A Turkish Hamam Visit – the Authentic and the Touristy
What can you expect from a Turkish Hamam visit? Have you ever wondered, but not quite dared to visit one? Well… Turkey, and Istanbul in particular, is a perfect place for a first-time Turkish hamam visit.
What kind of hamam to visit?
Only one piece of advice: If you can, visit a historical hamam. The modern ones in the hotels are all very well, but sitting in an ancient building and having an attendant scrub you, is kind of… next level.
Mind you, I am in no way an expert on hamams, but I have visited enough now, in Turkey and other Middle Eastern countries, to know what to expect and what happens in a hamam.
For a first time visit or if you expect English to be spoken, you will need to visit a hamam aimed primarily at tourists – or wealthy locals.
What happens during a Turkish Hamam visit
First, check out the hamam website (or, in the smaller and local ones, the opening hours) and make a reservation. Usually the smaller hamams operate different hours for men and women. In local ones, dropping in is usually fine.
“Bayanlara” means “Ladies” and “Erkekler” means “Men”. Often, there are hours for men only in the early morning, then women until late afternoon, and men in the evenings, and the hamam is usually open from 6.oo until midnight.
So, when you check in, you check on a menu what treatment you would like in local hamams, you can usually choose between Hamam visit only, the “Kese” scrub” and the ” Bubble Massage”. I recommend booking all three.
You will then be guided to a changing cabin, usually reserved for yourself, sometimes communal. Feel free to leave everything in there, you will be given a locker and a key and I never heard of theft in Turkish hamams. Take off all you clothes. Ladies, if you feel more comfortable, keep on some bra and knickers or a bikini and bring a fresh change of underwear. Everything else will be provided, towels, slippers etc. You wrap yourself in a towel and then an attendant will take you to the hamam.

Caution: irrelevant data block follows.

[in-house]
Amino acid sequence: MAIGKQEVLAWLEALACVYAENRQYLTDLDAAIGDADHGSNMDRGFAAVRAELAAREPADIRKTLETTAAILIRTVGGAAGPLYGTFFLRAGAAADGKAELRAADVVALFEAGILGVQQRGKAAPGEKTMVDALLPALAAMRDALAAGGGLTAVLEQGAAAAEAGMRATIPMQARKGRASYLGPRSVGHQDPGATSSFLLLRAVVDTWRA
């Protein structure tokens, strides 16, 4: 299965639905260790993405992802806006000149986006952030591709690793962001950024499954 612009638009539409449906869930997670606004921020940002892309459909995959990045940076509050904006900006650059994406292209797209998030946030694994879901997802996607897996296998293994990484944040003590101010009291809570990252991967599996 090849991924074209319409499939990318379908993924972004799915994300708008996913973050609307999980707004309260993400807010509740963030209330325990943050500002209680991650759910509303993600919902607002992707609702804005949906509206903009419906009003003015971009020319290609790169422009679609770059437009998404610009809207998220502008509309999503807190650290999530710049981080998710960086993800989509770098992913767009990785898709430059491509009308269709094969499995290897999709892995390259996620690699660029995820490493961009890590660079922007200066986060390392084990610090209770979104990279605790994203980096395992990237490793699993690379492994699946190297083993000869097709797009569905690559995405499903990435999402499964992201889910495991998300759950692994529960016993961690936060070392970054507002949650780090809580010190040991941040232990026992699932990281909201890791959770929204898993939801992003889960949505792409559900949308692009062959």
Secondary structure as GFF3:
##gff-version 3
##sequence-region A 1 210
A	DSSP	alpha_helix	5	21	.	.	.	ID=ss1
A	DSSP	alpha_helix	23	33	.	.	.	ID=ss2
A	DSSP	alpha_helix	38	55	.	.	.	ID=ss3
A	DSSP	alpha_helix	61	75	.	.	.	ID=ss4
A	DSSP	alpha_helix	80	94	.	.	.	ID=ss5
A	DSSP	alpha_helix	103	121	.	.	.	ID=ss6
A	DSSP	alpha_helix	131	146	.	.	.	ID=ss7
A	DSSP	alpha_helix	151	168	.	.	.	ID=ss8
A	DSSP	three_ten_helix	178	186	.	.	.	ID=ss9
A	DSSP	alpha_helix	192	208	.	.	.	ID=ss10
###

There, feel free to set up camp next to a marble basin, run some hot or cold water and douse yourself with the water. I suggest start with warm water, go to hot water and sit in the warm steam chamber for at least 15min. In the traditional hamams you will see the “navel stone” in the middle of the main chamber. If it is not occupied, you can sit or lie on it. If you prefer, you can use any side rooms if there are any if you prefer a bit of semi-privacy.
At some point, the attendant will find you and start the scrub. In a good hamam, they will take a new piece of soap and a new scrub mitt, even in the chepaer ones. Usually, this is done seated by a marble basin, but can be done on the central marble slab. It is usually done without soap.
Afterwards, the fun starts! usually, you lie on the navel stone and cover your bits with the towel. If you are very conscious about exposing yourself, consider taking your own large size pestemal and/or wear a bikini or knickers/bra underneath. No one will frown upon you if you do, and some mixed hamams actually provide single-use bikinis and insist you wear them. The attendant will douse you with water, then draw some soap bubbles form what looks like an oversized pillow case and cover you in soap bubbles. It is strangely pleasant. But that is not all – the attendant will then give you a very thorough wash, mixed with a bit of massaging of the back, neck and legs, which can take anything between 5 and 30 minutes. In the end, you get a hair wash, are doused with more water, wrapped in a bunch of clean towels and sent either to the relaxation area or your changing room to relax and get changed.